The car bomb that rocked Birmingham city centre on Saturday night would have caused "very serious loss of life" had the device had detonated fully.
West Midlands police confirmed that it was similar in size to the devices planted outside BBC Television Centre in London and at Ealing Broadway earlier this year.
But this time only the detonator exploded, leaving surrounding cars and buildings untouched and up to 30kg of explosives intact.
It was "probably" the work of the Real IRA, the republican group blamed for the previous attacks, the police confirmed.
The car in which the Birmingham device was planted is a beige Audi coupe, registration number E303 TOV, and police are appealing for help in tracing its owners.
They also want to hear from any potential witnesses who were in the vicinity of the blast, which happened at 2239GMT on Saturday.
The device exploded close to New Street railway station, but no-one was injured despite the area being packed with revellers.
Police immediately ruled out any link to the 11 September attacks - saying a warning was given, but too late to deactivate the device.
Ealier, Chief Constable of the new Police Service of Northern Ireland (PSNI) Sir Ronnie Flanagan indicated that the Real IRA was the main suspect for the bomb blast.
He told BBC's Breakfast with Frost: "Even though it is at an early stage, we do believe it is a dissident grouping - probably that group that is behind this.
"They want to demonstrate that they are still there."
Bomb disposal experts have sealed off a 1,000m area around the site, on Smallbrook Queensway.
Decontamination experts were also called to the scene after passers-by reported seeing white powder come from the car, covering nearby police officers.
But use of anthrax was ruled out. The substance was believed to be stuffing from the car's seats.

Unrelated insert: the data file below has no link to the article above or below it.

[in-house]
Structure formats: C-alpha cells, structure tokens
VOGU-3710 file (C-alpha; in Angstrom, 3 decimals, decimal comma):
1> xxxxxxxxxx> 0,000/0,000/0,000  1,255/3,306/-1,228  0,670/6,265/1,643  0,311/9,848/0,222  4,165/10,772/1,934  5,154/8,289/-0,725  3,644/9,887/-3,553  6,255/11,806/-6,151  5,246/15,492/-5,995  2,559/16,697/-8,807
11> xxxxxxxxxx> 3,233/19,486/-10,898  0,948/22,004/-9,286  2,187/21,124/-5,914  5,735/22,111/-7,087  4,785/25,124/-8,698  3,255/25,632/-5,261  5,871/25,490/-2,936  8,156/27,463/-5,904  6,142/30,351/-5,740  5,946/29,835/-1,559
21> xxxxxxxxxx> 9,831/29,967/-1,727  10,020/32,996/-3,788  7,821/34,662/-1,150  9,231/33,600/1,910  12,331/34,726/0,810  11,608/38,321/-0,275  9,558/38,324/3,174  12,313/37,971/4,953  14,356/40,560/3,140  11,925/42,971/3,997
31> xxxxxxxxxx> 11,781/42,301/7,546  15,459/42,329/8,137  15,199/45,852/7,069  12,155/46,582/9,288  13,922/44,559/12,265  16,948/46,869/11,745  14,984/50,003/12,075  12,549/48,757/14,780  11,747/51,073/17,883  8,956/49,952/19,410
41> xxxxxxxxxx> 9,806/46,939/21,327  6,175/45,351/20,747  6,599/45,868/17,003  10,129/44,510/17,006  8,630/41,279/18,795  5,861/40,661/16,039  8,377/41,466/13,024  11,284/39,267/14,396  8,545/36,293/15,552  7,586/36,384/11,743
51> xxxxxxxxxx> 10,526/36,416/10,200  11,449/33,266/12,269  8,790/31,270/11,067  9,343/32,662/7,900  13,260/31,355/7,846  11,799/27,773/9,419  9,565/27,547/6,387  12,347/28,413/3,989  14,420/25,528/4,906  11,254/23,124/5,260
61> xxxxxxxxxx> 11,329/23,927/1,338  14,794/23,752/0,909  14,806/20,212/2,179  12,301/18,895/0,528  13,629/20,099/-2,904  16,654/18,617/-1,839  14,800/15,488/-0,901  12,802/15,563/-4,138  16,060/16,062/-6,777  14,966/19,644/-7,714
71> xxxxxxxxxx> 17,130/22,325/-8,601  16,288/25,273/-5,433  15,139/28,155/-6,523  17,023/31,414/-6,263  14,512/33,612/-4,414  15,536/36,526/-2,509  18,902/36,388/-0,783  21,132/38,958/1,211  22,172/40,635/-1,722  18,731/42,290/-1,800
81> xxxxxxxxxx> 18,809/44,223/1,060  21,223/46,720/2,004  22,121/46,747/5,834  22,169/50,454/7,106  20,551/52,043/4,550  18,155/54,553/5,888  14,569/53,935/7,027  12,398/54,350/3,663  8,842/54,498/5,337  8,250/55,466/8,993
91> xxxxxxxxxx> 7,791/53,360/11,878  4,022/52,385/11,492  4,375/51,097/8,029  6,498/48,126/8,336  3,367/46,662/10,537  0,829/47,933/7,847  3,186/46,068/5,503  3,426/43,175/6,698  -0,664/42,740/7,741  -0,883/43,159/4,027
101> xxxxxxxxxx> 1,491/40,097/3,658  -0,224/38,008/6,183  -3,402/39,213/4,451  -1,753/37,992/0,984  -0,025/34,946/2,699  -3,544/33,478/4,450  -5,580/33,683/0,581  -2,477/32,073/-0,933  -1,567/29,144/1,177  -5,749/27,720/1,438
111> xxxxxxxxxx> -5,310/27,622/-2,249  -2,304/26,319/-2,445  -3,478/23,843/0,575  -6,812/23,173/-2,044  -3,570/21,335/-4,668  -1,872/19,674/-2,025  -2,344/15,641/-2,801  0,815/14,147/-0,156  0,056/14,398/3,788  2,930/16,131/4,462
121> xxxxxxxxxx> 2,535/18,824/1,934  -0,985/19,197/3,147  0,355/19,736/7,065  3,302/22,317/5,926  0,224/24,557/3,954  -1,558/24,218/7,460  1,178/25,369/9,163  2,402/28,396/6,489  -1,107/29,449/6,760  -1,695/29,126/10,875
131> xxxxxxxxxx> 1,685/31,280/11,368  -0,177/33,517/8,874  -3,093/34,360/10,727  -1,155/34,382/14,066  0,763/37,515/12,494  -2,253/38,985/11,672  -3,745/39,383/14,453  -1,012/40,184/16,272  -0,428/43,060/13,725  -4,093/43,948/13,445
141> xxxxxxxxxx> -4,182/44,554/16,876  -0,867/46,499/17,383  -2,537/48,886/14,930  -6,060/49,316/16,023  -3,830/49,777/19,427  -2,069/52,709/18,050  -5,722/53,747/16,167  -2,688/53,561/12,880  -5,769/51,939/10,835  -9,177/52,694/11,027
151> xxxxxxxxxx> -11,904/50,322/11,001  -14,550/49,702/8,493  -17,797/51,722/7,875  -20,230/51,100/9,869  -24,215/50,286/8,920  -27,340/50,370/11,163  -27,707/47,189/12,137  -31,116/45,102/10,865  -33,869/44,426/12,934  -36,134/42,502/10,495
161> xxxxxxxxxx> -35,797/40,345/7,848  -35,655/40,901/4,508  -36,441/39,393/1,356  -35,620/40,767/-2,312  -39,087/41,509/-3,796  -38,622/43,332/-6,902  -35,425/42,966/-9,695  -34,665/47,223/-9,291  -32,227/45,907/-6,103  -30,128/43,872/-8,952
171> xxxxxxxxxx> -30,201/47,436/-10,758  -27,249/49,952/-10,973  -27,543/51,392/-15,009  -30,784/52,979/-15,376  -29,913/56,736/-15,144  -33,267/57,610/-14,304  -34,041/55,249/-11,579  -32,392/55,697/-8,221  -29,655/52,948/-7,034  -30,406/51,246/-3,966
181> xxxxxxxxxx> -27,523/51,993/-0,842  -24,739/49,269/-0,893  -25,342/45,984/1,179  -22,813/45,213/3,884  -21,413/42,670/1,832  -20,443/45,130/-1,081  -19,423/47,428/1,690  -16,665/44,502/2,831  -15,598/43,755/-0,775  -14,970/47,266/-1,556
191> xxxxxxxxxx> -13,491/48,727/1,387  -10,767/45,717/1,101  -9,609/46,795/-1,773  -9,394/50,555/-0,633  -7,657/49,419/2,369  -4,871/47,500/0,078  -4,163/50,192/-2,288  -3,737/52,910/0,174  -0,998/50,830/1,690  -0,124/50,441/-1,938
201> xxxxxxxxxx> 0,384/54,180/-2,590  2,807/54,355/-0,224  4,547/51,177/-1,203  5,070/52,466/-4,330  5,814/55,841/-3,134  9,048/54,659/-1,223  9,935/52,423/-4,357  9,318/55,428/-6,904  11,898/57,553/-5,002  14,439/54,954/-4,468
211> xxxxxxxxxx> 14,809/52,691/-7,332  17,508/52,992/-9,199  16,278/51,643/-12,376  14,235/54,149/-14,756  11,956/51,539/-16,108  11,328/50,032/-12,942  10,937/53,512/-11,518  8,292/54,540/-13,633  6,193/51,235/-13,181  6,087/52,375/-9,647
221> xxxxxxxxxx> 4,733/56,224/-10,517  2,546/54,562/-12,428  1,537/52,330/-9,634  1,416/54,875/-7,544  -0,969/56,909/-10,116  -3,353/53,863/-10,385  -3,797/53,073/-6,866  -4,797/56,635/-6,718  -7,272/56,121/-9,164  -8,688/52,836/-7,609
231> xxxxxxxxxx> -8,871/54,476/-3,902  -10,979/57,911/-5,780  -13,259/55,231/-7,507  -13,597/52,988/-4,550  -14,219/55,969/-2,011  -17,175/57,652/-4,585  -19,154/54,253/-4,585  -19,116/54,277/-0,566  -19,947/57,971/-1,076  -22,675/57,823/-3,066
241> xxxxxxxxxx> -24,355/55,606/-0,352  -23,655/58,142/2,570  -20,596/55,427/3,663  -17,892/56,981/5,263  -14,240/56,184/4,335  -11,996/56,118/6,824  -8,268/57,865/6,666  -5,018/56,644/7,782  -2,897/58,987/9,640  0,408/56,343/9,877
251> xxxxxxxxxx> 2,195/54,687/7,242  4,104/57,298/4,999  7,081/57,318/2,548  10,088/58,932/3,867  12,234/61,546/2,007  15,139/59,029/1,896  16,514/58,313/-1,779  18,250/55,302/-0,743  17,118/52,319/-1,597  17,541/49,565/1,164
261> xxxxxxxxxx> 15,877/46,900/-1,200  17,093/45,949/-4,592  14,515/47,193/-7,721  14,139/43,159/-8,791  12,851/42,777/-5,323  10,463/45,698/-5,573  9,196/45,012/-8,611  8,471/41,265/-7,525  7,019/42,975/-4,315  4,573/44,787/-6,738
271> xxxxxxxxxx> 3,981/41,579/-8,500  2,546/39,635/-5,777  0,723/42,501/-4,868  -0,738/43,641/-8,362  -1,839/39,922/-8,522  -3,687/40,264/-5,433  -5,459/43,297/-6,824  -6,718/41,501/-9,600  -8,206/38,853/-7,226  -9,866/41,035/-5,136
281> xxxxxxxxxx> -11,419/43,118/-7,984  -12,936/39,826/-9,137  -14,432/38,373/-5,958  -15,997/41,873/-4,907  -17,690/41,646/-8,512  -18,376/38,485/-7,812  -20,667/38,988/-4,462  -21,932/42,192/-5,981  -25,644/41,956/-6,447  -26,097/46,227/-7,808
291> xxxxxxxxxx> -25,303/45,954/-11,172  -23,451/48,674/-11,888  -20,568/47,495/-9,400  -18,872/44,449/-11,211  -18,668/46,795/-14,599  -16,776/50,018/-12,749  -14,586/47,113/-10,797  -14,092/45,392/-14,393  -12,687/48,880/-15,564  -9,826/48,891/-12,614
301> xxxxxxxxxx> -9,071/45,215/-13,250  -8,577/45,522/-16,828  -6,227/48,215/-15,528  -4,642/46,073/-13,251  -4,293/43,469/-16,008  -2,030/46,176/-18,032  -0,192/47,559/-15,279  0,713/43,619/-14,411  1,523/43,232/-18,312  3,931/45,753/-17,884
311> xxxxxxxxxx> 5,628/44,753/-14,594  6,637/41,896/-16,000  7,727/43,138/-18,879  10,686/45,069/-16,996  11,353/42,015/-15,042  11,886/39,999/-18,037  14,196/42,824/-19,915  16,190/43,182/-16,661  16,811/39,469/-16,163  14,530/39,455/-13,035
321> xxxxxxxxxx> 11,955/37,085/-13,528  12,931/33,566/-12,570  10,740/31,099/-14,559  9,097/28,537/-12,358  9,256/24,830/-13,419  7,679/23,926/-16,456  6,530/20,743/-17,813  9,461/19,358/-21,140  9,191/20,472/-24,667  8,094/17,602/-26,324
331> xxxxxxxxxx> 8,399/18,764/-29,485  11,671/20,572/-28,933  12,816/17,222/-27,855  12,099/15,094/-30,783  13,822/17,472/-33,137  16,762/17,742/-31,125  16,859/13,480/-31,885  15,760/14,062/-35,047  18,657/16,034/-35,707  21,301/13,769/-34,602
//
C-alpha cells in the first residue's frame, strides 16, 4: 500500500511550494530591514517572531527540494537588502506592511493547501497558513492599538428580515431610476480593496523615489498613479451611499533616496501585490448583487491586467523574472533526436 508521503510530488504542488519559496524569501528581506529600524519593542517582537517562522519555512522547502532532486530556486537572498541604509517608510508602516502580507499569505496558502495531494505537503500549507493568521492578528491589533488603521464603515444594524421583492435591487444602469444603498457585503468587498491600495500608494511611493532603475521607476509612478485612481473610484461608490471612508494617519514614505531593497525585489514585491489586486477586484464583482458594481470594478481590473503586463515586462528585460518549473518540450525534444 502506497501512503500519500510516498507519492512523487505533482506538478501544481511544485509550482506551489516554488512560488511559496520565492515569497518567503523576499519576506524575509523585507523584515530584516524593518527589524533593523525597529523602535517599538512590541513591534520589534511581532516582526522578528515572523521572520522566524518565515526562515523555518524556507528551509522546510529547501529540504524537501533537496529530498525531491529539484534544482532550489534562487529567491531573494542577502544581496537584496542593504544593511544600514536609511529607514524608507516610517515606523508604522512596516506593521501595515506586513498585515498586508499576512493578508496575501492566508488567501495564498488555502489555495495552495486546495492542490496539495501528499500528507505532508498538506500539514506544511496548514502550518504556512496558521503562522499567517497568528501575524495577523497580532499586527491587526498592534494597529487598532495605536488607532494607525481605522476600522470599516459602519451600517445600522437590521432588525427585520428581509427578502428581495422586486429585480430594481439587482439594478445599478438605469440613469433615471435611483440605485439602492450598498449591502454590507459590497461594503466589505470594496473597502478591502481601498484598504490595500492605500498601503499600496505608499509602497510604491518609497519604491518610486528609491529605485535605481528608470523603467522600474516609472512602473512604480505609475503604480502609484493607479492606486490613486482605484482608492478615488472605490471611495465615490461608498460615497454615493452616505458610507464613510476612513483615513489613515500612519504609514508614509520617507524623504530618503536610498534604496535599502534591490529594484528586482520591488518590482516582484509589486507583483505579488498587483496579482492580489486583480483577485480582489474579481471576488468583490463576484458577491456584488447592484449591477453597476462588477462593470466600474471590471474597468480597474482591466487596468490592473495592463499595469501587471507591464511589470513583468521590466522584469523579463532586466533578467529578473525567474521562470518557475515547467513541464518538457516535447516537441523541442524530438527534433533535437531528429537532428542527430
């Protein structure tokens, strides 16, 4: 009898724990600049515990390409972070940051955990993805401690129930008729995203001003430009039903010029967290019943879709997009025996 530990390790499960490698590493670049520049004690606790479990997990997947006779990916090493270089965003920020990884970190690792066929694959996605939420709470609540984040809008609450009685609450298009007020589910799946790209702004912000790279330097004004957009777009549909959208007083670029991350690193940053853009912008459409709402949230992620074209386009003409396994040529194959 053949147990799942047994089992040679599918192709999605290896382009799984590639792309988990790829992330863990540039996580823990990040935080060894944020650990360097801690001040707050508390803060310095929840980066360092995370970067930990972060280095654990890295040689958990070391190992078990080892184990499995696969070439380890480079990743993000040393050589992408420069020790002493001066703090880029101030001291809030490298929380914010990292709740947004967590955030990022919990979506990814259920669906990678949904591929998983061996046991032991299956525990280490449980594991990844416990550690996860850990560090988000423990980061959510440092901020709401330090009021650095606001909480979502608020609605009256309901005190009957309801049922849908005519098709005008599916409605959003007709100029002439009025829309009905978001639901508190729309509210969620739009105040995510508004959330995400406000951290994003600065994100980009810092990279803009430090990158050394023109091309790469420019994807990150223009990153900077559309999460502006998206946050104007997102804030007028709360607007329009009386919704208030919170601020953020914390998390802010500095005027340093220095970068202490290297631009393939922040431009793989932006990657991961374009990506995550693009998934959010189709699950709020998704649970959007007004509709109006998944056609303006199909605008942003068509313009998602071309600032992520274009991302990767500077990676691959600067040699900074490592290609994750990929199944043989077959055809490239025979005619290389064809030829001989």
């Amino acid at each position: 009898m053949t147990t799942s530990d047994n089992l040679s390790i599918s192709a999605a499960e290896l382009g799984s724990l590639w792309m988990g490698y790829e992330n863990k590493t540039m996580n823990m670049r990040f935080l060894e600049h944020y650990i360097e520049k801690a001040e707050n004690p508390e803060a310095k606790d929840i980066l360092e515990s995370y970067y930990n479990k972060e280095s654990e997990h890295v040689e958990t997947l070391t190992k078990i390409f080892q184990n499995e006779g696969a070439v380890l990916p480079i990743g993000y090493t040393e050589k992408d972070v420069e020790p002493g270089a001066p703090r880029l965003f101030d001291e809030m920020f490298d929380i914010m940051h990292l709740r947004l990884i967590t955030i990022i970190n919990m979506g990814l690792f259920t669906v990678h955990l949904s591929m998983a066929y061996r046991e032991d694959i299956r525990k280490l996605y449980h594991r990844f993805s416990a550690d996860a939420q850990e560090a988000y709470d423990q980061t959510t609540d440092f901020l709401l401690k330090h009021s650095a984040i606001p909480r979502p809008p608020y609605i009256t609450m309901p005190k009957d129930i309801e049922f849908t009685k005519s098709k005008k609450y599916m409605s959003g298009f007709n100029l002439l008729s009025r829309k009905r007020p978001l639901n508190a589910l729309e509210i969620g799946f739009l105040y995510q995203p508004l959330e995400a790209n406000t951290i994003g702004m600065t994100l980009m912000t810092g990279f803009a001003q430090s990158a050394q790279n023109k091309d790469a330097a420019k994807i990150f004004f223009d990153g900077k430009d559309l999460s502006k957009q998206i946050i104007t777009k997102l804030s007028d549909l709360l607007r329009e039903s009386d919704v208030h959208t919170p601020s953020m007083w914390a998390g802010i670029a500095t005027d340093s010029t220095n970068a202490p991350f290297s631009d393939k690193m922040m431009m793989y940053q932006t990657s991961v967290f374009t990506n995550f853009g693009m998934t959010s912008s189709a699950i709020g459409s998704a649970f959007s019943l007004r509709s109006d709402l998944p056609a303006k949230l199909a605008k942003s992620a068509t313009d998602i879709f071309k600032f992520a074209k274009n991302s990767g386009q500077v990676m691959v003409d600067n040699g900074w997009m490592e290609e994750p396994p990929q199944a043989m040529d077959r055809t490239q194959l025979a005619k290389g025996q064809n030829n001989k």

The blast came just hours after politicians in Northern Ireland found a way to rescue the peace process, which was thrown into disarray when David Trimble failed to be re-elected as first minister.
Northern Ireland Secretary Dr John Reid said the Birmingham attack was an attempt to prevent the province from finding a resolution.
He told BBC's Breakfast with Frost: "Where there's instability in the democratic institutions then the men of violence will try to wreck this peace process.
"We saw it last night again in the course of the night in Birmingham."
Recent mainland dissident attacks
June 2000: Hammersmith Bridge, London
Sept 2000: MI6 building, London
Mar 2001: BBC Television Centre, London
Apr 2001 Hendon post office, London
May 2001: Hendon post office again
August 2001: Ealing, London
Security in the city is being stepped up, especially with many high-profile guests arriving for the CBI's annual conference, including Chancellor Gordon Brown.
Birmingham was the target of one of the Provisional IRA's worst atrocities when two pubs were blown up in 1974, leaving 21 people dead and scores injured. The pubs stood just 150 yards from the site of the latest blast.
The BBC's Yvette Shapiro said forensic experts were examining the scene and debris to see if it could be linked a particular terror group.
The Real IRA, who are opposed to the IRA ceasefire, are believed to be behind a string of attacks on the mainland in recent months, including a car bomb in Ealing High Street in West London last August. Seven people were injured.